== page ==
Diabetic retinopathy (DR), a common microvascular complication of diabetes mellitus (DM), is a major cause of blindness among adults of working age.1 It manifests the progressive changes in microvasculature, leading to retinal ischemia, neovascularization, altered retinal permeability and macular edema, which has prominent impacts on the life quality and functional capabilities of humans.2,3 A previous report predicted that the diagnosis of DR is gradually increased between 2005 and 2050, up to 16 million in USA.4 Epidemiologic data have shown that long-term diabetes, poor blood glucose control and hypertension are concerned risk factors for the onset of DR.5 It is necessary to identify risk factors affecting the occurrence of DR for developing clinical management strategies to decline disease progression and prevent visual loss.

Metabolic syndrome (MetS), a complex syndrome of metabolic disorders, manifests a pathological status of metabolic disorder of protein, fat and carbohydrate in human body, first proposed by Reaven in 1988.6 It contains a cluster of risk factors, such as hypertension, dyslipidemia, abdominal obesity and glucose intolerance, which are associated with cardiovascular and cerebrovascular diseases and DM.7–10 Approximately one in four adults suffer from MetS worldwide,11 and the mortality of these individuals is twice as high as people without MetS.12 Studies showed that the presence of MetS was a predictive indicator for cardiovascular disease in type 2 diabetes patients as well as in non-diabetics.12,13 In addition, the correlation between MetS and microvascular complications has been reported, such as DR.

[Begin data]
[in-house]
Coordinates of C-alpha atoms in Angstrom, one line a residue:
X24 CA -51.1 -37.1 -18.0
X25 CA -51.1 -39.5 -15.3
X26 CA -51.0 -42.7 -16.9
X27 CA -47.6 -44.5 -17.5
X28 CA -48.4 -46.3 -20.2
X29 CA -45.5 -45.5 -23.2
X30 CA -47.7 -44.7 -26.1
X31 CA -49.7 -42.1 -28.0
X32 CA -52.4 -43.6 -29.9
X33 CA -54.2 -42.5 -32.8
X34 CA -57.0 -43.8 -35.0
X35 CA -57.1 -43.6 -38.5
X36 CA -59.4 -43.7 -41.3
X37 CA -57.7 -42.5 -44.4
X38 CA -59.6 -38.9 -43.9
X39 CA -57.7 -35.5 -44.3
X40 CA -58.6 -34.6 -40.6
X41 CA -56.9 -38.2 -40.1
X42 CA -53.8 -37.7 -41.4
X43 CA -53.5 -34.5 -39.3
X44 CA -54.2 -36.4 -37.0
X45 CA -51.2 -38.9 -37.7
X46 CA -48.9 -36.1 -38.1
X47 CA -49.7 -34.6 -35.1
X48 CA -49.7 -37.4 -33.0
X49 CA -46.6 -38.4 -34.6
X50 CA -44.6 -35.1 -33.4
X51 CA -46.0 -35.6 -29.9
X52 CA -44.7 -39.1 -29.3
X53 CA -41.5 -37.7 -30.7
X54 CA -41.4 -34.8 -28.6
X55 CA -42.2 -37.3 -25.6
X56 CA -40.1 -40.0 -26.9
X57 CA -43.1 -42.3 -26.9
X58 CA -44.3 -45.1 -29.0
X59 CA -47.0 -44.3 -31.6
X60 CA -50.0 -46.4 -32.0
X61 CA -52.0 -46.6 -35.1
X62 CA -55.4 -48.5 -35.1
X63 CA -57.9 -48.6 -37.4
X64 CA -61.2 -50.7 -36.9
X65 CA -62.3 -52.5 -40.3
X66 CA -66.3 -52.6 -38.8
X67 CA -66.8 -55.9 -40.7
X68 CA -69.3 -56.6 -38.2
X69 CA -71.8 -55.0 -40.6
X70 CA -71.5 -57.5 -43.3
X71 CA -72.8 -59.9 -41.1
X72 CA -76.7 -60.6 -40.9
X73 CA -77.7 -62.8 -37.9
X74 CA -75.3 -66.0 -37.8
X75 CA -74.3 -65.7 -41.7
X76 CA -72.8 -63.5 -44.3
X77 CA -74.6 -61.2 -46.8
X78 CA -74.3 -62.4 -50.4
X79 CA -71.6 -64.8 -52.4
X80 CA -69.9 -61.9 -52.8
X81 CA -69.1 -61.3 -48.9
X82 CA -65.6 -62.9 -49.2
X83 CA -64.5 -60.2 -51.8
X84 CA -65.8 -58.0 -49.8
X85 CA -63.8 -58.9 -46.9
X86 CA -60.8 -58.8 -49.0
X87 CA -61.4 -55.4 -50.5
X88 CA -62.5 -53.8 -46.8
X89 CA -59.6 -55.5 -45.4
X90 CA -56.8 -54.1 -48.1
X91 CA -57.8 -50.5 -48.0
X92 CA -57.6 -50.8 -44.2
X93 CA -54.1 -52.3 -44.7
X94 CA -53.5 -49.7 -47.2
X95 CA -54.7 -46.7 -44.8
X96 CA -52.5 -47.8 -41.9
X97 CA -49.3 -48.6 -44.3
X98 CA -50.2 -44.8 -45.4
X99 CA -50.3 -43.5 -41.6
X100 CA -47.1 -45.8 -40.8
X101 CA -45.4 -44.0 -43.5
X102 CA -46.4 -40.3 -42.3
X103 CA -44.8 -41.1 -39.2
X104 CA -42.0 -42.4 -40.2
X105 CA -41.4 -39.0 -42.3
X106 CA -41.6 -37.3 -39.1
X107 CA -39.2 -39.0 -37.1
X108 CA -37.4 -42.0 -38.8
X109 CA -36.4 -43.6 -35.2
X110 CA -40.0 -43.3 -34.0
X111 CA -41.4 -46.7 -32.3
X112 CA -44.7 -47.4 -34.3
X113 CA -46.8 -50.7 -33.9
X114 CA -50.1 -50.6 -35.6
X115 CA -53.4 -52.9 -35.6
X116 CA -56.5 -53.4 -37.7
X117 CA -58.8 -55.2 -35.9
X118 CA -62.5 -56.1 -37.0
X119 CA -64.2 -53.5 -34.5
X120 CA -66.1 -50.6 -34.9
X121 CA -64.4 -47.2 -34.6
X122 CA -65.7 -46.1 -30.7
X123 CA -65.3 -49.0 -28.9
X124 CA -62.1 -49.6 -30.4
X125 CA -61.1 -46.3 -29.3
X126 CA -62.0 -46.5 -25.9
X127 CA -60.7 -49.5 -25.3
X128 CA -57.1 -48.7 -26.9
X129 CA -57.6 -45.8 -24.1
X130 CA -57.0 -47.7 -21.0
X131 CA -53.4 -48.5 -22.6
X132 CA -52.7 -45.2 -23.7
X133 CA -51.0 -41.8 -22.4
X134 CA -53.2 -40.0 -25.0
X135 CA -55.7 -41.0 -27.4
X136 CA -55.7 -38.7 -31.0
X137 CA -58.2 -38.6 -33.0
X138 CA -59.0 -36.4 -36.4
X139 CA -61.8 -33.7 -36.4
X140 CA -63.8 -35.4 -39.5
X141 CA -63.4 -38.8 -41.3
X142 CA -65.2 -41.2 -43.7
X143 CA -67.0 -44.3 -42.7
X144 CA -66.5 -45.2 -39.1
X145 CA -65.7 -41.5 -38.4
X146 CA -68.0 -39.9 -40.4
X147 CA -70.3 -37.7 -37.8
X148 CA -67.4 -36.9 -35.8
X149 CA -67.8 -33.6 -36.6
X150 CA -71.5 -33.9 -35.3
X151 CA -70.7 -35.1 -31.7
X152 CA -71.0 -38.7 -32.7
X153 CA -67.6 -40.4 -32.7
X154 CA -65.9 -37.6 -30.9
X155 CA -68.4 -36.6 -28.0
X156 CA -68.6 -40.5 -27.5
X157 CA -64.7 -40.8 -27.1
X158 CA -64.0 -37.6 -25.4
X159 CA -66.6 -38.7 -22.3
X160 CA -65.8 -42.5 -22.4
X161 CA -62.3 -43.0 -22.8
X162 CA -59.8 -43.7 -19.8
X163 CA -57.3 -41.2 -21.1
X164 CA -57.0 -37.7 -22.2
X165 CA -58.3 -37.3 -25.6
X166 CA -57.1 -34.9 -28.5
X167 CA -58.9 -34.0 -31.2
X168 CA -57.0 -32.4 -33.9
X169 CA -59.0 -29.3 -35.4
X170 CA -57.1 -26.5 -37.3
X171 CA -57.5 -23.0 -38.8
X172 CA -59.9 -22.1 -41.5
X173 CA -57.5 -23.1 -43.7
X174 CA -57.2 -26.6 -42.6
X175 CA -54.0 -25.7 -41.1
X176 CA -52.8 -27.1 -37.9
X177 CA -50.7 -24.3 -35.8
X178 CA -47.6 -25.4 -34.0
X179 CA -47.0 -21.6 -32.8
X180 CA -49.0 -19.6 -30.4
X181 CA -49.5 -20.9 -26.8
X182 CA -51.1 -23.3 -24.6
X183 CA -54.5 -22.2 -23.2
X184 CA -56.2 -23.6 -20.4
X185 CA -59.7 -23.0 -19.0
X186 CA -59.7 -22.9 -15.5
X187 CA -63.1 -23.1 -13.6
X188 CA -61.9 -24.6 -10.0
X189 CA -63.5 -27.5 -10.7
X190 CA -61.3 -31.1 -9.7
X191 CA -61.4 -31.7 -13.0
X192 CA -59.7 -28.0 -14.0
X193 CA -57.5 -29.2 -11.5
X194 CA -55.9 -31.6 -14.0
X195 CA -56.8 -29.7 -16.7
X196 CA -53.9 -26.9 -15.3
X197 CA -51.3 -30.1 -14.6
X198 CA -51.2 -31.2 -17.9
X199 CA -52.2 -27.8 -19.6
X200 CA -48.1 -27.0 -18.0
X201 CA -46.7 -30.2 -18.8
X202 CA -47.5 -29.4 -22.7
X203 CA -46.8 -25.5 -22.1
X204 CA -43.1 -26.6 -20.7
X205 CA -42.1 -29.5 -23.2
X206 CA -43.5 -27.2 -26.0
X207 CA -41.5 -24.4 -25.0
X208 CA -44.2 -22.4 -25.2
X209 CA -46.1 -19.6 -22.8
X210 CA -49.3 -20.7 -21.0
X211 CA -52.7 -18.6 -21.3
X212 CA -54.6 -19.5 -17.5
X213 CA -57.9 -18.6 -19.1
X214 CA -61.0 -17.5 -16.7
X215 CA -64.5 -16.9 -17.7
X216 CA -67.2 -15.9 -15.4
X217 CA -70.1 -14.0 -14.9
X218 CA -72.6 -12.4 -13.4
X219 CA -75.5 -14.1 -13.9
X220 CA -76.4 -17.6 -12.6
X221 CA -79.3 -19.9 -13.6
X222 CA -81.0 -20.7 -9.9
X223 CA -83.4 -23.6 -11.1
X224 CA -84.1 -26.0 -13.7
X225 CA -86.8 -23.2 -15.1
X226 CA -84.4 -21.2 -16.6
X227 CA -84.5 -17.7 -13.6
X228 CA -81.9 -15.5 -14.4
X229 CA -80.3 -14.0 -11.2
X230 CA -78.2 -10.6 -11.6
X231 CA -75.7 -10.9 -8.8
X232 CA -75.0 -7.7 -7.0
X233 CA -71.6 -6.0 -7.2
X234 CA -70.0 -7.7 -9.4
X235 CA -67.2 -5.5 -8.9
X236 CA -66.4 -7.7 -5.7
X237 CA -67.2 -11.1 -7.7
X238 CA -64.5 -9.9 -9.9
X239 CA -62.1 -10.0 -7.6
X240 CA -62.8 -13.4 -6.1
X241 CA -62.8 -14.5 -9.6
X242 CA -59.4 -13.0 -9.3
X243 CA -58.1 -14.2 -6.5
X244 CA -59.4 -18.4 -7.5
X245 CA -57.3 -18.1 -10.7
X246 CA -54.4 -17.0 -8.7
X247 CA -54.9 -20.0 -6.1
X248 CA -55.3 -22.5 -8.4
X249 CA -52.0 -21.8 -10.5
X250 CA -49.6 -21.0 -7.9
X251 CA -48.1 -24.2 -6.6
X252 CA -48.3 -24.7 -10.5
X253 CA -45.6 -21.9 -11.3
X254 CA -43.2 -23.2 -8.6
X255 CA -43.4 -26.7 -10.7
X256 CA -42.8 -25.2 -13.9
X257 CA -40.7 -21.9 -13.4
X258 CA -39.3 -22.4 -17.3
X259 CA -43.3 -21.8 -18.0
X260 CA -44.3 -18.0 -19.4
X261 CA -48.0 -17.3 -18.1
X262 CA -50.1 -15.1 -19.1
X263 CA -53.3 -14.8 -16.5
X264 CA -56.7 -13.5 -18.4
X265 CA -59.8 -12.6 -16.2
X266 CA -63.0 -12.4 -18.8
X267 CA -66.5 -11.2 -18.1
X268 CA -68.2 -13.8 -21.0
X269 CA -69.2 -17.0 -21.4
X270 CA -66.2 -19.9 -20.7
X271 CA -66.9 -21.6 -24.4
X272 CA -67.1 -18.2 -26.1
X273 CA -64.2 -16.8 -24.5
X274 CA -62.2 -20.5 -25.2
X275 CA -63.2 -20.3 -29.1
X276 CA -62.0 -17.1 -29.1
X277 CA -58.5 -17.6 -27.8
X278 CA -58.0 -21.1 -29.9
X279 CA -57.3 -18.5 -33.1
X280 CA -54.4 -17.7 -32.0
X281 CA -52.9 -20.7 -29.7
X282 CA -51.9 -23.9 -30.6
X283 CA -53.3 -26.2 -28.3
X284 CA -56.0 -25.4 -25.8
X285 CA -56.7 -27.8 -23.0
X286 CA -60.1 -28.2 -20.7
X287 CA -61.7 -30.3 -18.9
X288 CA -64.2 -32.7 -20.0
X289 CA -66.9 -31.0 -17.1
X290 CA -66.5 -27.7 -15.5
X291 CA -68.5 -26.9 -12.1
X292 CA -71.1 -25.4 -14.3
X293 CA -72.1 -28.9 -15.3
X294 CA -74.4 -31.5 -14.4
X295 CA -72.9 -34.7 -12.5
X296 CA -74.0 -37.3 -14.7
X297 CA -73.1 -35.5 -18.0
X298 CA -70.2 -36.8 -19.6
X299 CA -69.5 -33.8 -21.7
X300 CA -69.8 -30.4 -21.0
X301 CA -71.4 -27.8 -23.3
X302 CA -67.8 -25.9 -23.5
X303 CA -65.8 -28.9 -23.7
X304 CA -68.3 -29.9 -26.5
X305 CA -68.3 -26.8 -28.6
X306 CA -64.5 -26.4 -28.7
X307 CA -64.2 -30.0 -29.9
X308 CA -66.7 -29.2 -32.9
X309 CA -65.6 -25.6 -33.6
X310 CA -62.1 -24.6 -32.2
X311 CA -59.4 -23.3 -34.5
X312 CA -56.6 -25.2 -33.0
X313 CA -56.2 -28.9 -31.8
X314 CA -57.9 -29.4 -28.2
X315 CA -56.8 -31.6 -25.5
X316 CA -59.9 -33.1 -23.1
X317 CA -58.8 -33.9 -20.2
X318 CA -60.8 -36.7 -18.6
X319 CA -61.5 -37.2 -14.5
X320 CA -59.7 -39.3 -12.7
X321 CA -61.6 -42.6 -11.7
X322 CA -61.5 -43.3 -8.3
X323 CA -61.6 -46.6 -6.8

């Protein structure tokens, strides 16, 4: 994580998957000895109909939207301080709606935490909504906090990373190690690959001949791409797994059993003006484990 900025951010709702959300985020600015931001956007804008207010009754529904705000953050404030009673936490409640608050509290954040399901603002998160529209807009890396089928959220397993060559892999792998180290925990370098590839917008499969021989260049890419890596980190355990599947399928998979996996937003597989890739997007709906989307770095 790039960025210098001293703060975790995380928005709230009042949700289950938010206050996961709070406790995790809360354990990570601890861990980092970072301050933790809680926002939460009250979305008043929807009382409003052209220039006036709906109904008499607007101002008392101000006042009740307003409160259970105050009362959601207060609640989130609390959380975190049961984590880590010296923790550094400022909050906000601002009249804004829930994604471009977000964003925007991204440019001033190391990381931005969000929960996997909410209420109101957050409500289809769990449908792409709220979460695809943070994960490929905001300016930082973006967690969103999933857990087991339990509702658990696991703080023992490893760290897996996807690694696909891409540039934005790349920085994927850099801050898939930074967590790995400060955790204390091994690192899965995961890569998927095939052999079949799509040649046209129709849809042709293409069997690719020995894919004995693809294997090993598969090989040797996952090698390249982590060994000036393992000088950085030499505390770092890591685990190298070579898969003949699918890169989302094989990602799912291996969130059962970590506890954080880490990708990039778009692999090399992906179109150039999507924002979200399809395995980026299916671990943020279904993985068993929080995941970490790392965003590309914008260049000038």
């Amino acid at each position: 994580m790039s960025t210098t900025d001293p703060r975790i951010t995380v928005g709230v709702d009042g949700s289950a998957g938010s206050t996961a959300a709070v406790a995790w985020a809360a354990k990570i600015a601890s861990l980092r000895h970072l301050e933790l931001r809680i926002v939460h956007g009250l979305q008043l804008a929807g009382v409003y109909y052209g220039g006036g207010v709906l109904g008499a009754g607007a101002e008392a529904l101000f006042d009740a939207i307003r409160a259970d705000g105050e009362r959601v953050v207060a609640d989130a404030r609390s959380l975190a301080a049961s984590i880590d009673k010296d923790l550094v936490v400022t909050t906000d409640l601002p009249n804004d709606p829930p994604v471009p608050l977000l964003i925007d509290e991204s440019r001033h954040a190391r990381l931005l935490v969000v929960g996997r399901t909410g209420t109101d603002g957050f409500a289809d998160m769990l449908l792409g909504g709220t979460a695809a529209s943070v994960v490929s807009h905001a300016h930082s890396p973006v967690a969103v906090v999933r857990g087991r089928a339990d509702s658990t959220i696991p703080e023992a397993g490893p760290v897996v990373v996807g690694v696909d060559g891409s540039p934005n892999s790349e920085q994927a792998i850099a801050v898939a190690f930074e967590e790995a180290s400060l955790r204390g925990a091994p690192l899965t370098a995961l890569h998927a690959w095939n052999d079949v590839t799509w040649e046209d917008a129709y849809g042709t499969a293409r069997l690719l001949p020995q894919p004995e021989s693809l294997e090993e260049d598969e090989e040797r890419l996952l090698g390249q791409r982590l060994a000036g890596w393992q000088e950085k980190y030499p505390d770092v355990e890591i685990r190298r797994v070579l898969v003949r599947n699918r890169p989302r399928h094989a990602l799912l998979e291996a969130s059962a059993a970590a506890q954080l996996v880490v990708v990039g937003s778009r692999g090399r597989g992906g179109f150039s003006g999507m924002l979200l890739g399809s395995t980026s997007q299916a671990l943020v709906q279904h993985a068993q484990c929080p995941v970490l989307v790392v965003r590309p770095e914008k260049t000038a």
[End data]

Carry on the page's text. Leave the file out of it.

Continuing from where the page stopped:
Herein, we utilized the National Health and Nutrition Examination Survey (NHANES) database to investigate the association between DR and MetS in patients with DM by generalized additive model (GAM).

Materials and Methods

Patients

We extracted the data from NHANES (2005–2008) which is a cross-sectional survey for health and nutritional status of the US civilian and non-institutionalized population conducted by National Center of Health Statistics (NCHS) and Centers for Disease Control and Prevention (CDC).14 Subjects were randomly screened based on a complex, stratified multi-stage cluster sampling design. The information collection was carried out by interviews, and corresponding examinations and assessments were conducted in the mobile examination center (MEC). Additional information was available at http://www.cdc.gov/nchs/nhanes.htm. A total of 450 patients with DM were included aged ≥40 years, excluding gestational DM. The definition of diabetes was self-reports from patients or diagnoses from doctors or health professionals.

Diagnostic Criteria

DR was diagnosed by the presence of retinal microaneurysms or retinal blot hemorrhages using an ophthalmic digital imaging system. The severity of DR was assessed according to NHANES Grading Protocol. The detailed classifications were as follows: no retinopathy, mild non-proliferative retinopathy (NPR) and severe NPR/proliferative diabetic retinopathy (PDR), which was defined as “OPDURL4” in the NHANES database.15